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Desired Temp Services Contractors Inc. v. Nationwide Property And Casualty Insurance Co.

United States District Court, N.D. Alabama, Southern Division

June 27, 2019

DESIRED TEMP SERVICES CONTRACTORS, INC., et al., Plaintiffs,
v.
NATIONWIDE PROPERTY AND CASUALTY INSURANCE COMPANY, Defendant.

          MEMORANDUM OPINION

          R. DAVID PROCTOR UNITED STATES DISTRICT JUDGE

         When it comes to contracts, language matters. A party's rights and obligations under a contract are largely determined by the language of the contract. It is axiomatic that courts must pay close attention to each phrase of a contract when interpreting and determining the parties' rights under that instrument. The same is true of the parties to a contract, particularly before they sign it. Just as courts must scrutinize contractual language in resolving disputes between contractual partners, contracting parties generally have a duty to read their contracts before signing on the dotted line.

         This case involves unmet expectations regarding how an insurer performed under an insurance contract. The question though is whether Plaintiffs' unmet expectations are grounded in the contract's language. After careful review, the court finds they are not.

         The court has before it Defendant's motion for summary judgment. (Doc. # 28). The parties have fully briefed the motion (Docs. # 29, 30, 32), and it is under submission. After careful review, and for the reasons explained below, the court concludes that Defendant's motion for summary judgment is due to be granted.

         I. Factual Background[1]

         Pursuant to the court's summary judgment requirements, “[a]ll material facts set forth in the statement required of the moving party will be deemed to be admitted for summary judgment purposes unless controverted by the response of the party opposing summary judgment.” (Doc. # 21 at 7) (emphasis omitted). Here, Plaintiffs (who oppose summary judgment) have not controverted Defendant's statement of undisputed material facts (Doc. # 29 at 4-11), and the court therefore deems them admitted for summary judgment purposes.

         Plaintiffs Timothy Yeager and Desired Temp Services Contractors, Inc. (collectively, “DTSC”) purchased a commercial general liability insurance policy from Defendant Nationwide Property and Casualty Insurance Company (“Nationwide”). Yeager testified that he did not review the insurance policy he purchased from Nationwide because he is not an insurance expert and trusted his Nationwide Agent to provide a policy that would meet DTSC's needs. (Doc. # 29-15 at 133-36).[2] The policy's insuring agreement provides, in relevant part:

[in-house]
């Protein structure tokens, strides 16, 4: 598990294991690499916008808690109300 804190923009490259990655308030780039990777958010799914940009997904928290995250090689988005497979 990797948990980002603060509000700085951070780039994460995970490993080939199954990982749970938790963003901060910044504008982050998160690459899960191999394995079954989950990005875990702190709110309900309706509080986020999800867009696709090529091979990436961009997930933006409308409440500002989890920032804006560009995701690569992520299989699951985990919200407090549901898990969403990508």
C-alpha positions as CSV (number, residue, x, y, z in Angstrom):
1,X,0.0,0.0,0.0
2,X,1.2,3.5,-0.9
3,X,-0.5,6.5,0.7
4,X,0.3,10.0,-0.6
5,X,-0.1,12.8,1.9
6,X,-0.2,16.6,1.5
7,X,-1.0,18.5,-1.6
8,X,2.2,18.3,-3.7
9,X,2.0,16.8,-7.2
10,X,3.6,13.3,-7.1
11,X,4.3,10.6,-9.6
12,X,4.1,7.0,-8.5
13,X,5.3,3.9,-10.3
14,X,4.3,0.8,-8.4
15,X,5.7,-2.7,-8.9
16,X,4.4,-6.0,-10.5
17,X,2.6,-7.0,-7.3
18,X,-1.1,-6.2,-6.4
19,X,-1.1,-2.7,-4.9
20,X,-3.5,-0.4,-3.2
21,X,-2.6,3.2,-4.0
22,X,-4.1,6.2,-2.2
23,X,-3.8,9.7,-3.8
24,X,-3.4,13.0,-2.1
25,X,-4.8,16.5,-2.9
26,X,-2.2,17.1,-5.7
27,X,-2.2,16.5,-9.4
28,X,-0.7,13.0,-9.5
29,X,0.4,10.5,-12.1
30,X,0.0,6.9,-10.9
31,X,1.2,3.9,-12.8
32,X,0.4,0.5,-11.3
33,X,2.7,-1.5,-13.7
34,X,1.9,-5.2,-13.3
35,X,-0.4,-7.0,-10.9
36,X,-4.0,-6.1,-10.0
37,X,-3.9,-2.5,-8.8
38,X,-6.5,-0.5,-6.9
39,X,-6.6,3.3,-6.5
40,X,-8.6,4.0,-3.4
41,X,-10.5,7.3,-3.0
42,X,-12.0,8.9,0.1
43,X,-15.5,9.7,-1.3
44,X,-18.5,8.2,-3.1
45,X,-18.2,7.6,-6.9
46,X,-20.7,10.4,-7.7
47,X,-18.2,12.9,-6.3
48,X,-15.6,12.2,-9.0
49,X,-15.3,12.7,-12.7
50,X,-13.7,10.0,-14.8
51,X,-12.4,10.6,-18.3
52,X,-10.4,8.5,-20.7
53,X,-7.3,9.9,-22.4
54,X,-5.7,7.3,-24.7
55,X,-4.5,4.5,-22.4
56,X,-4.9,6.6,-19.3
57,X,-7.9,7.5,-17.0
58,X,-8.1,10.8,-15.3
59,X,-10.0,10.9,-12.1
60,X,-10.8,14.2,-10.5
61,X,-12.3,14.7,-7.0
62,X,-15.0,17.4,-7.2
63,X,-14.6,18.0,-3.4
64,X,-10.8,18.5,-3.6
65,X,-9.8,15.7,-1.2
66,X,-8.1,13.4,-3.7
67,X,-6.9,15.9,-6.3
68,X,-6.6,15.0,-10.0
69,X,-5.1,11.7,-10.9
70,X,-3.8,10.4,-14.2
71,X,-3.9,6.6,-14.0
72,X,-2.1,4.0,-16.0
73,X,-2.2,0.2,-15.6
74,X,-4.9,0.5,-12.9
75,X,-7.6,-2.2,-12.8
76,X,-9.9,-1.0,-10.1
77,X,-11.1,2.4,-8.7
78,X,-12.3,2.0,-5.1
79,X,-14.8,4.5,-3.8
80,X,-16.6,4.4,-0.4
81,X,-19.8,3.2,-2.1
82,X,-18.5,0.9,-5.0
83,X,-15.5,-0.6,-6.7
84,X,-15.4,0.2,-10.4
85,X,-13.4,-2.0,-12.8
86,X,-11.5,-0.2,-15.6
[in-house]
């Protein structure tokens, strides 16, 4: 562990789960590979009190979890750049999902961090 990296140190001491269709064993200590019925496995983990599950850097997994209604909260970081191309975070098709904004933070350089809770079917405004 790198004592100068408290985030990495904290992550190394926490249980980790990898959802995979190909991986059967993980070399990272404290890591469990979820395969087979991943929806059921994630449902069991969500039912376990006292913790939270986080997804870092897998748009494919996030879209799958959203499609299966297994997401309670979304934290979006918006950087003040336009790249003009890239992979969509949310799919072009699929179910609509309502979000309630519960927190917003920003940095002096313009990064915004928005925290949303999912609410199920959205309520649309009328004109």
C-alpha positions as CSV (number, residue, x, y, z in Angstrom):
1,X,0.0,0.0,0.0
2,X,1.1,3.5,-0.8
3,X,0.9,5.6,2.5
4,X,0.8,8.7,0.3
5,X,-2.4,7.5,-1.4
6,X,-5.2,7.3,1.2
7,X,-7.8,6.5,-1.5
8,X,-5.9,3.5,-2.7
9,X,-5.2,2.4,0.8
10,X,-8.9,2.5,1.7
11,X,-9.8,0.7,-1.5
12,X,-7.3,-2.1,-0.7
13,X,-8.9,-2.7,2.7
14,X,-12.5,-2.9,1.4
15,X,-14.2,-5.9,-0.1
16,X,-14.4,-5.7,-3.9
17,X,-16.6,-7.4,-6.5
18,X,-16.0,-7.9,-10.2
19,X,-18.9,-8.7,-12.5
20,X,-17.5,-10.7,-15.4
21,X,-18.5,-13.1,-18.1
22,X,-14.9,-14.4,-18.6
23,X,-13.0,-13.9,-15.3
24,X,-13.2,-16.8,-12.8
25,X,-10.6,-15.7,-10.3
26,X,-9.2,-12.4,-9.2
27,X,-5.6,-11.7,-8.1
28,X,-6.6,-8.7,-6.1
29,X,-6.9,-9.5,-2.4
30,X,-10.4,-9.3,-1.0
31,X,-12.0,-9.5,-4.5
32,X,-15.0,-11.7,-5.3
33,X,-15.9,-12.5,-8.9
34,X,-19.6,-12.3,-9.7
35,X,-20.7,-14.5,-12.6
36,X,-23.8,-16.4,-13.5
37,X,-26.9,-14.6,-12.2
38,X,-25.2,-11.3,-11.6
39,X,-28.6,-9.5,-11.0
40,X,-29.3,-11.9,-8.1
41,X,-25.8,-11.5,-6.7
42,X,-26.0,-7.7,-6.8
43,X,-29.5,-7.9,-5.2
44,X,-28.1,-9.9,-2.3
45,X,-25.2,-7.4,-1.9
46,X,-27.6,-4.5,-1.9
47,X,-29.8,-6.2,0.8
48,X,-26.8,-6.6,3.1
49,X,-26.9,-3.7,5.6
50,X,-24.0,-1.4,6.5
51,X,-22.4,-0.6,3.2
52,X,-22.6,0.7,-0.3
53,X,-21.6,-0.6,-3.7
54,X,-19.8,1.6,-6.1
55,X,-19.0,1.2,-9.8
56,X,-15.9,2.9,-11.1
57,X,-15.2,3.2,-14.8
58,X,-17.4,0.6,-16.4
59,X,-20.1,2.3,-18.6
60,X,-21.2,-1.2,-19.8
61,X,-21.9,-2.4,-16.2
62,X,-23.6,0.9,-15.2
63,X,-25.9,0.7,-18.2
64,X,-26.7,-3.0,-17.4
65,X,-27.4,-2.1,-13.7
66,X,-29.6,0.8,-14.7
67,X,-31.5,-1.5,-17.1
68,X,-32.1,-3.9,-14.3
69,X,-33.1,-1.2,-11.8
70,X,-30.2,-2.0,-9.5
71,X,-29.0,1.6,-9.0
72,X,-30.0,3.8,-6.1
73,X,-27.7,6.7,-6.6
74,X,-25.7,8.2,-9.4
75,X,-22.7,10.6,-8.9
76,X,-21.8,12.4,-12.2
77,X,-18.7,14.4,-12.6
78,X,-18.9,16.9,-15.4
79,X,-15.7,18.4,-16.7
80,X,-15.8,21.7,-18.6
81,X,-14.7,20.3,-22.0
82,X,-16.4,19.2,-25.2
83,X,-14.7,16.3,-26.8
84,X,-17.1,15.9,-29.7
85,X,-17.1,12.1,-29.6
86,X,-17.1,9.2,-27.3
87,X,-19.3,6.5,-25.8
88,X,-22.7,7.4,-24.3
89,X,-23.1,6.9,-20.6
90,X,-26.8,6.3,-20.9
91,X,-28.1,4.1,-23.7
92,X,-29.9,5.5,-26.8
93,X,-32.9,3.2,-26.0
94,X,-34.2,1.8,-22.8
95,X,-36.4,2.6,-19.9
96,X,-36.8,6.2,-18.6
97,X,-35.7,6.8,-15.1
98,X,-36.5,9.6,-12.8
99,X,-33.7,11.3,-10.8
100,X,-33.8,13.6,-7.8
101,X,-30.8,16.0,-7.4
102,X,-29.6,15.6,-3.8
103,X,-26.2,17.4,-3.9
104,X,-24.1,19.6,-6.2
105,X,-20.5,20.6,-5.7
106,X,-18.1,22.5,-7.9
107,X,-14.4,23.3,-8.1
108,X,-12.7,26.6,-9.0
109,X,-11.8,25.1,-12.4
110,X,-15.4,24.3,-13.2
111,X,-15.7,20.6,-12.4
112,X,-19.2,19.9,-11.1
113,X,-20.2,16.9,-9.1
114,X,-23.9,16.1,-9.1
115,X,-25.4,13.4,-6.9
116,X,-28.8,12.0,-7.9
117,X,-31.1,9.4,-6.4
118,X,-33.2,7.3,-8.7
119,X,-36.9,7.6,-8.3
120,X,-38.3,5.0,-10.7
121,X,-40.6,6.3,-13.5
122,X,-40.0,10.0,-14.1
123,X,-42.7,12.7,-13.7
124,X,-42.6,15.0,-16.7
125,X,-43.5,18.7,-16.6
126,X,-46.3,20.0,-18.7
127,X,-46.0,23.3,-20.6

We [Nationwide] will pay those sums that the insured [DTSC] becomes legally obligated to pay as damages because of “bodily injury” or “property damage” to which this insurance applies. We will have the right and duty to defend the insured against any “suit” seeking those damages. However, we will have no duty to defend the insured against any “suit” seeking damages for “bodily injury” or “property damage” to which this insurance does not apply. We may, at our discretion, investigate any “occurrence” and settle any claim or “suit” that may result.
. . . .
No other obligation or liability to pay sums or perform acts or services is covered unless explicitly provided for under Supplementary Payments - Coverages A and B.

(Doc. # 29-2 at 18).

         Edgar's Bakery, famous for its delicious pastries, retained DTSC to expand its production facility in Shelby County, Alabama. (Doc. # 29-3 at 2-3). While expanding the production facility, DTSC negligently applied a chemical sealant without proper ventilation, and the sealant's fumes contaminated finished inventory and raw ingredients stored in a nearby freezer. (Doc. # 29-4 at 13-14).

         The parties agree that DTSC was negligent in its application of the chemical sealant and liable to Edgar's Bakery for damages caused by that negligence. (Docs. # 29 at 2; 30 at 5). On February 20, 2017, DTSC notified Nationwide of the incident, thereby initiating the claims review process. (Doc. # 29-4 at 13-14). Nationwide then contacted Edgar's Bakery to request documentation to support its losses. (Id. at 13). Edgar's responded by providing Nationwide its first computation of losses: $74, 083. (Id.). In the days immediately after being notified of the claim, Nationwide contacted Yeager (DTSC's principal) to obtain more information about the incident and requested additional information from Edgar's in support of its losses. (Id. at 12-13).